Boeing helps keep Dow positive as the other indexes struggle

Boeing helps keep Dow positive as the other indexes struggle

CEO Dennis Muilenburg says the company expects to start delivering more planes.

Associated Press

NEW YORK — It was a split decision on Wall Street on Thursday as gains in a handful of industrial and health care companies largely outweighed sluggishness elsewhere in the market, including the technology sector.

Sizable gains by Boeing and United Technology were enough to push the Dow Jones industrial average to another record, but other major indexes fell.

Retailers were also weak after the government said prices paid by consumers jumped in August. That could prompt the Federal Reserve to raise interest rates sooner than expected in order to cool the economy and stave off inflation. That would be bad for companies like retailers that depend on shoppers spending money.

Energy companies rose as U.S. crude oil climbed to its highest price in six weeks.

The Standard & Poor’s 500 index slid 2.75 points, or 0.1 percent, to 2,495.62. The Dow Jones industrial average rose 45.30 points, or 0.2 percent, to 22,203.48. It was the Dow’s third straight record high close.

The Nasdaq composite slumped 31.10 points, or 0.5 percent, to 6,429.08 as big names like Facebook and Alphabet, Google’s parent company, lost ground. The Russell 2000 index of smaller-company stocks fell 1.87 points, or 0.1 percent, to 1,425.02.

On the New York Stock Exchange, there were slightly more winners than losers.

The Labor Department reported that U.S. consumer prices grew 0.4 percent in August as gas and housing costs rose. Prices are up 1.9 percent over the last year. That could show inflation is speeding up, though it’s not clear how much of the recent increase in gas prices was due to Hurricane Harvey, which deluged the Gulf Coast region in late August and caused many drilling rigs and refineries to shut down.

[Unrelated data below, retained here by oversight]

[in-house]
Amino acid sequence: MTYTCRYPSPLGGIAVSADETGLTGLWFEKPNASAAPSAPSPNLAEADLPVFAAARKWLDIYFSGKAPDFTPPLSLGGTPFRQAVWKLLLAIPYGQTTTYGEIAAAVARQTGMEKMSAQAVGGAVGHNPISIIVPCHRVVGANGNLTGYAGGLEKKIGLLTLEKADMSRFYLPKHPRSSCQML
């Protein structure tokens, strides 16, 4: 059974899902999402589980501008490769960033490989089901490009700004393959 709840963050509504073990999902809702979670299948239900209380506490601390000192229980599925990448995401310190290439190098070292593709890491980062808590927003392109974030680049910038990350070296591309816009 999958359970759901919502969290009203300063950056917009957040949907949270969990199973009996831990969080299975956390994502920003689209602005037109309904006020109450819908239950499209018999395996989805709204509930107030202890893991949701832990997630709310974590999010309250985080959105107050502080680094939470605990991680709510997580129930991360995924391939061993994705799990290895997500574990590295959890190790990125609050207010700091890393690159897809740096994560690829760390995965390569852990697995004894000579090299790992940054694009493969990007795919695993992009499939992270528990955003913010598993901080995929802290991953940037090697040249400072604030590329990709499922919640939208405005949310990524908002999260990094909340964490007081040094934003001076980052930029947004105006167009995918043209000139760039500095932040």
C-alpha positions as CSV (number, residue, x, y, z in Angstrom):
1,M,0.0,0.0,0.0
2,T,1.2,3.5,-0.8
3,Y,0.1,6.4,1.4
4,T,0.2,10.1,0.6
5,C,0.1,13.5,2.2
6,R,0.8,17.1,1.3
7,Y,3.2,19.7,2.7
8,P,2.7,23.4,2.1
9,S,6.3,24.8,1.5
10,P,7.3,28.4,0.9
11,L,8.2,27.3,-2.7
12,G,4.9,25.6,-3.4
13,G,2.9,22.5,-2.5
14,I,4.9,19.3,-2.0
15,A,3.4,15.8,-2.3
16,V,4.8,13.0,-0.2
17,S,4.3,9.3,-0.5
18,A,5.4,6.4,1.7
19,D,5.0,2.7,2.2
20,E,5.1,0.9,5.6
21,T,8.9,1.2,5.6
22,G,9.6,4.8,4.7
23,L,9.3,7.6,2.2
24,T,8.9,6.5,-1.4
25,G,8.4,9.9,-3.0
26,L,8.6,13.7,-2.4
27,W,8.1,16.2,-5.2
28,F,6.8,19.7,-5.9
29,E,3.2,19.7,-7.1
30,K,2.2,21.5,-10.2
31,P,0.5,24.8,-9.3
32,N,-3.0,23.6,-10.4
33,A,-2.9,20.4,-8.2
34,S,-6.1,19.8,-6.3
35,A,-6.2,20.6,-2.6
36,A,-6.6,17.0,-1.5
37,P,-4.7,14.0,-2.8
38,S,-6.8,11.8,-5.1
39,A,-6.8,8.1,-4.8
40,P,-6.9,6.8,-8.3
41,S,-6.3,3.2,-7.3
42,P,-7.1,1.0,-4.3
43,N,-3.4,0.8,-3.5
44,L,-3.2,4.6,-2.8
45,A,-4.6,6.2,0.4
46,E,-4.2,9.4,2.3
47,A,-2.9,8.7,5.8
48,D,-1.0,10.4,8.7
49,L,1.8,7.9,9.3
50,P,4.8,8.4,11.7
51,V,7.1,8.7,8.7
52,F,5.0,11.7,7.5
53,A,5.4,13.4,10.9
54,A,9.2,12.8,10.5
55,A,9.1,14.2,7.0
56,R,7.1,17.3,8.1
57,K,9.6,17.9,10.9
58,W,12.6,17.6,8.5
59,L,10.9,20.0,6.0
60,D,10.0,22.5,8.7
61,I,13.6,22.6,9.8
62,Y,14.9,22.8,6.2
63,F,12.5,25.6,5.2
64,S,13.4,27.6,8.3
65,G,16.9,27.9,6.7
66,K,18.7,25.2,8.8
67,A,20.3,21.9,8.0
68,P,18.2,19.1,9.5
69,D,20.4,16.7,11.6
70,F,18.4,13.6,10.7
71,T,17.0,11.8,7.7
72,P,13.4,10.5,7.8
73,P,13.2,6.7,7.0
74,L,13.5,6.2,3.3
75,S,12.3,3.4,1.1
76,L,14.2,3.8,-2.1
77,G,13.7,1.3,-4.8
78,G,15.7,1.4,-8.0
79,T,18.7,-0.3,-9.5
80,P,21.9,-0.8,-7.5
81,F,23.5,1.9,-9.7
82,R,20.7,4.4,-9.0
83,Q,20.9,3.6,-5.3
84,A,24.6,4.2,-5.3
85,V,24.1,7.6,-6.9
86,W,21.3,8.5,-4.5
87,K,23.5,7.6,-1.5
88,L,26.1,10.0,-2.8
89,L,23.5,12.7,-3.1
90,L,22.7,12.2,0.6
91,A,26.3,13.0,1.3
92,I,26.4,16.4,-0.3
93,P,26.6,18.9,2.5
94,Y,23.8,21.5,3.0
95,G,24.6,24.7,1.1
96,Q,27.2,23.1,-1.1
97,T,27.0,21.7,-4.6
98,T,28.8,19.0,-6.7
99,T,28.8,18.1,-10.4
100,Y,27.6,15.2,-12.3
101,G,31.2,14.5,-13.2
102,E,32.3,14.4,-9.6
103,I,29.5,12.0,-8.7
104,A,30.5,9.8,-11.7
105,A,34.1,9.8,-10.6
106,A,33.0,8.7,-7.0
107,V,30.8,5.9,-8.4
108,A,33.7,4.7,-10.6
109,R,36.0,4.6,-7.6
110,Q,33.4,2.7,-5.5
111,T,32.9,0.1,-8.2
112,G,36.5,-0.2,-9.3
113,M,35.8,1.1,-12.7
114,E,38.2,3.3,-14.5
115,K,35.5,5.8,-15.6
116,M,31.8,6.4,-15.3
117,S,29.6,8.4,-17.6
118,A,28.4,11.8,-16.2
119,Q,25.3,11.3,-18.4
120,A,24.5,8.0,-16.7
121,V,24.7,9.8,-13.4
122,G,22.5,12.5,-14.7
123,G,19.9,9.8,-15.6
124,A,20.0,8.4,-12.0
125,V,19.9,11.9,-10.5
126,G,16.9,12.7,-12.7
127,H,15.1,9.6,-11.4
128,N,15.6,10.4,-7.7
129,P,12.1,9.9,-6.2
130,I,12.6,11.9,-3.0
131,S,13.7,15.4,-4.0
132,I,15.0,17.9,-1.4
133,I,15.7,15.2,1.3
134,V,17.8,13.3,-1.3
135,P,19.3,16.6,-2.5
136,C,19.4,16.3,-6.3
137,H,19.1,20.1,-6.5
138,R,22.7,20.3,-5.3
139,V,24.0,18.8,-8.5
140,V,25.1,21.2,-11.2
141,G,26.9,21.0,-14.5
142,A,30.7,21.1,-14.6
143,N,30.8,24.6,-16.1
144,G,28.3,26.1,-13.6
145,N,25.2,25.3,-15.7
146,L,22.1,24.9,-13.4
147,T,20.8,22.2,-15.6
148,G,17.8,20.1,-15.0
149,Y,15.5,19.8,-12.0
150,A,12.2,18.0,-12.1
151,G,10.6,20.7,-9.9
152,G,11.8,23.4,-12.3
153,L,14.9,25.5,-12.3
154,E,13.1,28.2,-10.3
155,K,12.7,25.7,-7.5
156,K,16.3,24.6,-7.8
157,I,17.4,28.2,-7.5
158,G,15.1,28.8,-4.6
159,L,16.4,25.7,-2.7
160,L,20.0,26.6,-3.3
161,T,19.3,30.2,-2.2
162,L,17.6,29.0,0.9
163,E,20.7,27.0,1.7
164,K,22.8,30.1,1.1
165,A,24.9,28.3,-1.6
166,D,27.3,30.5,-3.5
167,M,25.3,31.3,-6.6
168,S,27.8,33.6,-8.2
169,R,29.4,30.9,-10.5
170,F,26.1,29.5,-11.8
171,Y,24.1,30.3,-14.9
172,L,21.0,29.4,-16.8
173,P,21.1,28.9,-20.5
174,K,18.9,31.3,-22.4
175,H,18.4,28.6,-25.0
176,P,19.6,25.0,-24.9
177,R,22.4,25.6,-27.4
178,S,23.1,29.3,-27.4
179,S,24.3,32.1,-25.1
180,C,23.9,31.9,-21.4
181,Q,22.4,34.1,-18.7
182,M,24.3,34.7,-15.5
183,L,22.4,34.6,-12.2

The Federal Reserve will meet next week and investors wondered if Thursday’s report makes it more likely the Fed will raise interest rates later in the year. Higher interest rates reduce growth because they make borrowing more expensive.

Michael Scanlon, a portfolio manager for Manulife Asset Management, said if inflation does get stronger over the next few months, “it would be a sign of more health in the economy overall,” he said.

Urban Outfitters fell 77 cents, or 3.3 percent, to $22.77 and discount retailer Ross Stores lost 81 cents, or 1.3 percent, to $60.60. Amazon shed $7.39 to $992.21. Coca-Cola lost 38 cents to $46.11 and grocery store operator Kroger fell 47 cents, or 2.2 percent, to $21.26.

Jewelry seller Tiffany dropped $4.56, or 4.8 percent, to $90.95 after one of its biggest shareholders, Qatar’s investment fund, said it sold some of its Tiffany stock.

Boeing rose another $3.30, or 1.4 percent, to $245.23. Wednesday afternoon, CEO Dennis Muilenburg said the company expects to start delivering more planes. The stock rose 0.6 percent a day ago. Other industrial companies also climbed. United Technologies gained $2.86, or 2.6 percent, to $113.14.

Benchmark U.S. crude oil rose 59 cents, or 1.2 percent, to $49.89 a barrel. That was its highest closing price since the end of July. Brent crude, used to price international oils, gained 31 cents to $55.47 barrel in London.

Among energy companies, Schlumberger rose 78 cents, or 1.2 percent, to $67.70 and Anadarko Petroleum picked up 40 cents to $43.53.

Chipmaker Lattice Semiconductor slipped after the U.S. government stopped its sale to a firm backed by the Chinese government because of national security concerns. Lattice accepted the $1.02 billion offer from Canyon Bridge Partners in November, but investors have long been skeptical the deal would be completed. Last week a U.S. government panel said the sale should be blocked.

Lattice wobbled between gains and losses and finished 2 cents lower at $5.70. Canyon Bridge agreed to pay $8.30 a share.

The Bank of England kept its key interest rate at a record low but indicated that it could start raising rates sooner than markets have been expecting. That sent the pound higher and British stocks lower. A stronger pound would hurt the earnings of British companies that do a lot of business overseas.

Britain’s FTSE 100 fell 1.1 percent while the French CAC 40 rose 0.1 percent and Germany’s DAX fell 0.1 percent.

Investors in Asia were disappointed after China’s National Bureau of Statistics said the world’s second-largest economy grew at a slower pace in August. The Japanese Nikkei 225 fell 0.3 percent and Hong Kong’s Hang Seng index fell 0.4 percent. The Kospi in South Korea gained 0.7 percent.